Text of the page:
Your skin, hair and metabolism aren’t the only things that start to show the signs of aging once you hit 40. The cells in your retina do too.
This causes your vision to go down the tubes. More specifically, it impacts your retinal sensitivity (which can impact your eyes’ ability to adjust to light and dark) and your color vision.
Almost everyone experiences some decline in their vision because of aging retina cells. But researchers may have found a simple way to reboot these aging cells and keep your youthful, healthy vision intact a lot longer… red light.
Deep red light improves rod and cone sensitivity in people over 40
You know that song Roxanne by The Police? Sting tells Roxanne not to put on the red light? Well, it turns out, this may be bad advice… at least if Roxanne is over 40.
In all seriousness, researchers from the University College London recently found that looking at deep red light can improve vision as you age.
Their study included 24 people between the ages of 28 and 72 who didn’t have any eye diseases. Researchers measured the function of these people’s rods and cones at the start of the study. Rods are a part of the retina that give you peripheral vision and help your eyes adapt to dim light, and cones are a part of the retina that allows you to see color.
After that initial eye test, study participants were given a small LED flashlight to bring home with them. Researchers asked them to look into this light for three minutes a day over a two-week period. The flashlight had a deep red 670nm light beam.
After two weeks, researchers retested participants’ rod and cone sensitivity. And here’s what they found…
For people under 40, looking into the red LED light didn’t have much of an effect. But for people over 40, it made a substantial difference in their rod and cone function. More specifically, it improved their cone color contrast sensitivity and rod sensitivity. In the case of cone color contrast sensitivity, some people experienced improvements of up to 20 percent.
Pretty amazing, huh? But this isn’t the first time that deep red light’s been shown to fend off age-related vision problems. Previous studies in mice, bumblebees and fruit flies found that exposing eyes to 670 nanometer (long wavelength) deep red light can improve the function of rods and cones in the retina.
“Our study shows that it is possible to significantly improve vision that has declined in aged individuals using simple brief exposures to light wavelengths that recharge the energy system that has declined in the retina cells, rather like re-charging a battery,” said lead study author, Professor Glen Jeffery. “The technology is simple and very safe, using a deep red light of a specific wavelength, that is absorbed by mitochondria in the retina that supply energy for cellular function.”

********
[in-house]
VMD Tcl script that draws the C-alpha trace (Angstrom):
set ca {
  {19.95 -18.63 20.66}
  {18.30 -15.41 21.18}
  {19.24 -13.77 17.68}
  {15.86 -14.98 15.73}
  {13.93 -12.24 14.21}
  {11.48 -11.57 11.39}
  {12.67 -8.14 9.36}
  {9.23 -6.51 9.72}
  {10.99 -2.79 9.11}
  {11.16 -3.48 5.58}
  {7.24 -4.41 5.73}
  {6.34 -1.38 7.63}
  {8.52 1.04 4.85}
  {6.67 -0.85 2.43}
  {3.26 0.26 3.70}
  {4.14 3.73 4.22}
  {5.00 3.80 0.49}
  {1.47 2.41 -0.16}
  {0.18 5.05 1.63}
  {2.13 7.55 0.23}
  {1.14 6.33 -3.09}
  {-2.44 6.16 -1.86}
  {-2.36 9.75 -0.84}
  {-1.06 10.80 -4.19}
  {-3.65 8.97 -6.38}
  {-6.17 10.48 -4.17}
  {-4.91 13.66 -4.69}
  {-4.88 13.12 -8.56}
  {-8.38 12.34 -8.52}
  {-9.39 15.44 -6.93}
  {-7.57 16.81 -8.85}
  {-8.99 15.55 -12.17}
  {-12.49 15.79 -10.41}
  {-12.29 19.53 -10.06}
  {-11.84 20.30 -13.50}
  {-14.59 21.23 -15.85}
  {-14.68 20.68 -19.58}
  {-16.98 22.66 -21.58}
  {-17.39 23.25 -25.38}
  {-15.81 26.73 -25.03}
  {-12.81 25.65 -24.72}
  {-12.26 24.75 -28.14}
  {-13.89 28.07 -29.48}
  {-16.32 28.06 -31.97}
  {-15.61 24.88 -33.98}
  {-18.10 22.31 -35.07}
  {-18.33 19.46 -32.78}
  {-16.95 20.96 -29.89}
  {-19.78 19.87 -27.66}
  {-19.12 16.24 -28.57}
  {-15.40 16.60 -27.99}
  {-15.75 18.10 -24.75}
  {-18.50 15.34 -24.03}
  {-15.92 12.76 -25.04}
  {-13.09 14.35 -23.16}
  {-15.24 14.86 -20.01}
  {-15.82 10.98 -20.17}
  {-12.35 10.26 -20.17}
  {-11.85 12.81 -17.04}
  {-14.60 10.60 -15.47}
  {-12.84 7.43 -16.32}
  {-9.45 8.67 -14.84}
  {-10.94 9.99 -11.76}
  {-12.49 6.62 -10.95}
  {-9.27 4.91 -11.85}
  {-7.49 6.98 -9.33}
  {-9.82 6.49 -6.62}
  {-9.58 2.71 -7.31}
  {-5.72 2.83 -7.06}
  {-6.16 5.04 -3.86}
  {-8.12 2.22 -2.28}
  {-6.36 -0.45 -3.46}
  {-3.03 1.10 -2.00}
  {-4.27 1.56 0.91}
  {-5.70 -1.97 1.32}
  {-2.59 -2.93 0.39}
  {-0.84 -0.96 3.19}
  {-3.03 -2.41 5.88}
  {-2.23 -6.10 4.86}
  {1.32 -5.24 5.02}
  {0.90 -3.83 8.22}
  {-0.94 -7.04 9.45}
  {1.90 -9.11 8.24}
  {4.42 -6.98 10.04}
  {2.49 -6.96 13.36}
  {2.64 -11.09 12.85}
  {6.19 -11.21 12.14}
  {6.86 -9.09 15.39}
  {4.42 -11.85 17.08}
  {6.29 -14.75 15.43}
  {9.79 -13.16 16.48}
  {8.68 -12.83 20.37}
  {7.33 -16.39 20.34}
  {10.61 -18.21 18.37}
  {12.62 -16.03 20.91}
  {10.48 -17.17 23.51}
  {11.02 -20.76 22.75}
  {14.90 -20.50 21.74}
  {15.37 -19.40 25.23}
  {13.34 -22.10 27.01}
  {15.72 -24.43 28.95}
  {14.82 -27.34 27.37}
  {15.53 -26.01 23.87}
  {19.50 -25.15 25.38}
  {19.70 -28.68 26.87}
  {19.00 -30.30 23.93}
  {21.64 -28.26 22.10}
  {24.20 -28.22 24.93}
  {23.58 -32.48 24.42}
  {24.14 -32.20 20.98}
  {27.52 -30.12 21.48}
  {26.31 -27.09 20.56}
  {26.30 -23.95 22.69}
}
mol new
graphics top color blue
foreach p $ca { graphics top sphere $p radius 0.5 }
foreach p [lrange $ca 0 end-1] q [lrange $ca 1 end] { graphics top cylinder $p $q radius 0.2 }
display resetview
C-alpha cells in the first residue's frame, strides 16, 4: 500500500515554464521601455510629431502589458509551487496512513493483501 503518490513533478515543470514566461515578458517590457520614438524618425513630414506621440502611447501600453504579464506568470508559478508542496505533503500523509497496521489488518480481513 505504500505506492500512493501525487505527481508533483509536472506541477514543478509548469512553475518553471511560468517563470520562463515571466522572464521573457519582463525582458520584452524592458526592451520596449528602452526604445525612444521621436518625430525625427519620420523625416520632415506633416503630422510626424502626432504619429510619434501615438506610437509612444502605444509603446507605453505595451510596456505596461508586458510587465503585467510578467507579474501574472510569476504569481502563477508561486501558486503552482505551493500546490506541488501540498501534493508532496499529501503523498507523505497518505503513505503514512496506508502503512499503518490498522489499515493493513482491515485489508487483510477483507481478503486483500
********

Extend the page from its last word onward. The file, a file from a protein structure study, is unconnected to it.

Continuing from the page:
How to safely recharge your vision with red light
The results of this study are exciting for people who want to protect their vision as they age. But be warned, staring into some LED lights can damage your retinas. So, don’t go out and pick up any old LED light and expect it to improve your vision. It may do the exact opposite if you don’t do your research.
If you’re interested in exploring the eye benefits of deep red light, you’ll be happy to hear that there are already red light therapy devices available for purchase, like this one, which contains the same frequency of light used in the study. If you purchase a device like this, make sure to follow all the manufacturer’s instructions for proper and safe use. And don’t stare directly into any light until you verify with the manufacturer that it’s safe to do so.
Editor’s note: While you’re doing all the right things to protect your brain as you age, make sure you don’t make the mistake 38 million Americans do every day — by taking a drug that robs them of an essential brain nutrient! Click here to discover the truth about the Cholesterol Super-Brain!
- Declining eyesight improved by looking at deep red light — MedicalXpress.
- Optically improved mitochondrial function redeems aged human visual decline — The Journals of Gerontology.
- Why does it take so long for our vision to adjust to a darkened theater after we come in from bright sunlight? — The Scientific American.
- Retina — American Academy of Ophthalmology.